So where did this article come from? Well, it was actually started the other day from a new build I am doing. This is a new PC for me to use, I added a 4TB NVME drive along with a 2TB for the boot and will be using this as a backup gaming PC as well as my Plex server. My brother was at the house talking to me and I had everything on a small test bench as you can see for the early testing before going into a case.

My brother asked about the case I was going to use and why I was using that case. The kind of questions you expect, when it dawned on me, WHO CARES? This is in my man cave, it is fast, cool, and quiet. I do not need anything else from the system and it is built and done, except for adding the data to it.

So now that build, ‘pretty’ much as you see it, sits on my worktable hooked to my 3D printer and is the plex server for my home. My son was home this weekend on leave (proud of my Army son) and used it for gaming while he was home.

It may not have neat cabling, or a ‘pretty’ case, but it is a gaming brute, super cool and quiet and took me only a few minutes to build. Beauty is in the eye of the beholder they say. It also matters what you’re beholding. This PC isn’t all that ‘pretty’, but I am more focused on playing Starfield, so will worry about how ‘pretty’ the game is instead.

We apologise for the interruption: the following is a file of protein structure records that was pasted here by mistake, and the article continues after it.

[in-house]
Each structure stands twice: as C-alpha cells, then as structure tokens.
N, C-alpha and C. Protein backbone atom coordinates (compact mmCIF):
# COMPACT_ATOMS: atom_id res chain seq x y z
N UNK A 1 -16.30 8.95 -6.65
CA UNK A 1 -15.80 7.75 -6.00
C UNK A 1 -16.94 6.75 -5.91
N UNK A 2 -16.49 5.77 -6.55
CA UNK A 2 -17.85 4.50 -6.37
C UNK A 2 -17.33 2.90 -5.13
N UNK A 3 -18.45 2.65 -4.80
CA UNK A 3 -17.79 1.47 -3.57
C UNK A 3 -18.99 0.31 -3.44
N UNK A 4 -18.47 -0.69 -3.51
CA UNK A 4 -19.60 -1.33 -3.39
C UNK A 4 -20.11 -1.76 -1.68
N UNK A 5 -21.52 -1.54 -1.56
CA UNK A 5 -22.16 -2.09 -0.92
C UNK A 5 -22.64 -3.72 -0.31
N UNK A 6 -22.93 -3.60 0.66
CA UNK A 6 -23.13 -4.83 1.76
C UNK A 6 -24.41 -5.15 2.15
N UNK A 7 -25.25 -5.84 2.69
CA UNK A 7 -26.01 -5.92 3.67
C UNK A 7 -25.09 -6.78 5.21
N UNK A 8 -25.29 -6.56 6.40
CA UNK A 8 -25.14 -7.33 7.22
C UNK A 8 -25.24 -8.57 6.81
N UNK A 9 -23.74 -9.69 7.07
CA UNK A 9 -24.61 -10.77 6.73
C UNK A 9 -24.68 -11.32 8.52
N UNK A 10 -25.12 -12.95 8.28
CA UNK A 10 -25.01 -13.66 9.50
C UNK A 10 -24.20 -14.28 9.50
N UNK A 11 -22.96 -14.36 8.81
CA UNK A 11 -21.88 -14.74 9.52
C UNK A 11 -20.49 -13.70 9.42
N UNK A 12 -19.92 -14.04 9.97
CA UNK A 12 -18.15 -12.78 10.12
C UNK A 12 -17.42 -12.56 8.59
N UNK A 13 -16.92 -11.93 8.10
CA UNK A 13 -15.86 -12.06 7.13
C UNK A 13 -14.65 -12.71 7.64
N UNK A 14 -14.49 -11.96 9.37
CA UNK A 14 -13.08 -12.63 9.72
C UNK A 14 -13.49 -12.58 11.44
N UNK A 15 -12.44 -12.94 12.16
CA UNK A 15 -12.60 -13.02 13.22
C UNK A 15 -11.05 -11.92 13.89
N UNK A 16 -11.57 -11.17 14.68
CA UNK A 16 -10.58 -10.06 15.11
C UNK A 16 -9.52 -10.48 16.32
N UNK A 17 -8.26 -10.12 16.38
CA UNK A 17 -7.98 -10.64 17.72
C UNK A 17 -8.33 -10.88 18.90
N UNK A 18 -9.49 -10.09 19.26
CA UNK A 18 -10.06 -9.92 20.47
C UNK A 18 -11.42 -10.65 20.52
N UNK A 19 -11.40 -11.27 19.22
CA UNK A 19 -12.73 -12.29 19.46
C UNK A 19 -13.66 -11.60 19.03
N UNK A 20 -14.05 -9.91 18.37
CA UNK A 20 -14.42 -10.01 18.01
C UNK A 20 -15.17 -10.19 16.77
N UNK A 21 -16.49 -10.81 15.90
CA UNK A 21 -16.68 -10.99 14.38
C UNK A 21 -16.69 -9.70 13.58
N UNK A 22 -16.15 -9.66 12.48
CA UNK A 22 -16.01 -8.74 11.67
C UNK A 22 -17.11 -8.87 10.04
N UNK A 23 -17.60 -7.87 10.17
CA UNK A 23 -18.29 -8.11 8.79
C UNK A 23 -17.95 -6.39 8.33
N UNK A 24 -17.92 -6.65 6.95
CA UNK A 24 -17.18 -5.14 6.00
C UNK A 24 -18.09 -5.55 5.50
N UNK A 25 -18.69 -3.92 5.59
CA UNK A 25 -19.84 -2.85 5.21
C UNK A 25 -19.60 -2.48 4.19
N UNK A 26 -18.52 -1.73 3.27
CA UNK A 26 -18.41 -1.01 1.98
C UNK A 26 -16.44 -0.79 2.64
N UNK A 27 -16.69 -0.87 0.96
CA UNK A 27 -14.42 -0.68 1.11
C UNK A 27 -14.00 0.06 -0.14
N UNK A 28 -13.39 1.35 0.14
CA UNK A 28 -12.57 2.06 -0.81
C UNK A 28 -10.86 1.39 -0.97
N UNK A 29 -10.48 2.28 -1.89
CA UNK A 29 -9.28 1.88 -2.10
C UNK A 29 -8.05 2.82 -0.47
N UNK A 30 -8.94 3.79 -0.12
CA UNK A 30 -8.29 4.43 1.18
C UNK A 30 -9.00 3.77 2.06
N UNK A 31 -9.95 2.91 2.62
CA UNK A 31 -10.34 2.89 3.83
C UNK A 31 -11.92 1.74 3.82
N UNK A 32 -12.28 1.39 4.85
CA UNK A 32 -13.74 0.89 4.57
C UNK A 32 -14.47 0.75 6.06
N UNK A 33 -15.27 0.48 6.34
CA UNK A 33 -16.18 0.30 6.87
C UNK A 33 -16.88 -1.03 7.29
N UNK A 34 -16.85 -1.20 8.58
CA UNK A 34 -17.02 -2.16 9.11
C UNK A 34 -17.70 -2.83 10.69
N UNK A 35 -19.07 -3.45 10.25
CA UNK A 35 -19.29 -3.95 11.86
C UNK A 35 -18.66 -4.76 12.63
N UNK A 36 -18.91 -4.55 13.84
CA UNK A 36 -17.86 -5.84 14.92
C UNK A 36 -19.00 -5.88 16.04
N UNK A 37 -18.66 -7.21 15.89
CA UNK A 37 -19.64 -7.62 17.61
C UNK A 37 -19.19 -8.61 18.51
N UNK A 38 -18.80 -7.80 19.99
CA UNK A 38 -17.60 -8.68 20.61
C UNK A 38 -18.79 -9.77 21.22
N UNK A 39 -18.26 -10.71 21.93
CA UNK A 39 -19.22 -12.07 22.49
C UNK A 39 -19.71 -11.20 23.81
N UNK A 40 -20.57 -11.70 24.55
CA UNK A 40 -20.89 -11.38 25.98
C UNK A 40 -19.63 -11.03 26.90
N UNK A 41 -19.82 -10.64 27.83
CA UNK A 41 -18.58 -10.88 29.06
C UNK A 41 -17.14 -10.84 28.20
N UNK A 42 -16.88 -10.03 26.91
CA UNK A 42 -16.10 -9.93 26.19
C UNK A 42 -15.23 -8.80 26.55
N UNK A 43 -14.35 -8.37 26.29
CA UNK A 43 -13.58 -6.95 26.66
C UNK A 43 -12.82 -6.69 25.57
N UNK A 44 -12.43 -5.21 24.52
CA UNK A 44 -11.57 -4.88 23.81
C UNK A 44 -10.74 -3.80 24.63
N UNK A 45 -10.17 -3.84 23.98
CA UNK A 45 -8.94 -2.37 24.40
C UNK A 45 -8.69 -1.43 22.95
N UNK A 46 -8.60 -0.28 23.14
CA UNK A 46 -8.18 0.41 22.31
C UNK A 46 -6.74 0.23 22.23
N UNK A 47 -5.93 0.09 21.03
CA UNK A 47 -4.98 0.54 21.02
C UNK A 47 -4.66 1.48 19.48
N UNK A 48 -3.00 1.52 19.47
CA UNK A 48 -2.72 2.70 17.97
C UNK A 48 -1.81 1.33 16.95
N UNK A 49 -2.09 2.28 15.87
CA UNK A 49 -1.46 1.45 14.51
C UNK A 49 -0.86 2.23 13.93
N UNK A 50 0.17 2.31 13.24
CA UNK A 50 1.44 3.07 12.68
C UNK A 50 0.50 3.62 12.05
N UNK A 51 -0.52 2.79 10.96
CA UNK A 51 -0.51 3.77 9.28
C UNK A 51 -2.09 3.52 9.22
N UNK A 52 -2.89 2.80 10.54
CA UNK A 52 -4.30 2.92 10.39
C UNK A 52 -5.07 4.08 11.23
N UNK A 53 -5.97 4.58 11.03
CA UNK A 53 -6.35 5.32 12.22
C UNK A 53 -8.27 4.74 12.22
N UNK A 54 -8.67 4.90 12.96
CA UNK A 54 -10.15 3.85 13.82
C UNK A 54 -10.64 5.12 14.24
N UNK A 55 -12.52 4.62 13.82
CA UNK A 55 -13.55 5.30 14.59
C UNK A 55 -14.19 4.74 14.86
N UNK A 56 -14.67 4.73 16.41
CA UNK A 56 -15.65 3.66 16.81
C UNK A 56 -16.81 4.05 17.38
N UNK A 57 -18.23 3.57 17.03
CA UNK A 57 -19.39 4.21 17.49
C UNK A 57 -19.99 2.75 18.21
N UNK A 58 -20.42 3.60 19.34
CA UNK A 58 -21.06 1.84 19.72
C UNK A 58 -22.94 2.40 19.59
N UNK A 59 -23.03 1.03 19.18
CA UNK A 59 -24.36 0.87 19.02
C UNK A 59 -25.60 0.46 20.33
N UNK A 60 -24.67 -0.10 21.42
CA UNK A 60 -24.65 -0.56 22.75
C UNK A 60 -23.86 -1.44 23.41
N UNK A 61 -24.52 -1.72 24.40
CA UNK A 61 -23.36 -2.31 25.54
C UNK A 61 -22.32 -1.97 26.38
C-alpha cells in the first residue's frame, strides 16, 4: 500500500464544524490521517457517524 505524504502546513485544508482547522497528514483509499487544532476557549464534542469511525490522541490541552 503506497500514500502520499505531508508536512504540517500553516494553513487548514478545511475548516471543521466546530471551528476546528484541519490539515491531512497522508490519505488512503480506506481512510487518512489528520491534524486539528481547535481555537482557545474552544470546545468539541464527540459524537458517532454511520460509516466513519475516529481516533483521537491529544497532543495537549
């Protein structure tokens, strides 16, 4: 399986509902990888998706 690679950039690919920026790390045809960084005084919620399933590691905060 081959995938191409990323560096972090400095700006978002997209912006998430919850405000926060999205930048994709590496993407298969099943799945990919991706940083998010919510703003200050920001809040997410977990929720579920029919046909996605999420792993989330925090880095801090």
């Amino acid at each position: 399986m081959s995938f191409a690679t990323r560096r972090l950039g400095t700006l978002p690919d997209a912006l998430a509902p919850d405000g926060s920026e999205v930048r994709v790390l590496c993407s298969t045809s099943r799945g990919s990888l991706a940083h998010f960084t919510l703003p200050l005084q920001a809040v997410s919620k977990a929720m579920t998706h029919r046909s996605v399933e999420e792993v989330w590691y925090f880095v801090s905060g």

I know I will be asked what the purpose or moral of this article is so let’s break it down. Do not sorry about how your PC looks more than you need to. Great experiences are worth way more than flashing RGB and fancy cabling. A PC at the end of the day is a tool, WHAT you do with it is more important than how it looks doing it

The articles content, opinions, beliefs and viewpoints expressed in SAPPHIRE NATION are the authors’ own and do not necessarily represent official policy or position of SAPPHIRE Technology.

Edward Crisler
Edward is the definition of an “old school” gamer, playing computer games as far back at 1977. He hosted a tech talk show for 20 years and is now the North America PR Representative for SAPPHIRE as well as SAPPHIRE’s unofficial gaming evangelist. You can follow him on Twitter @EdCrisler.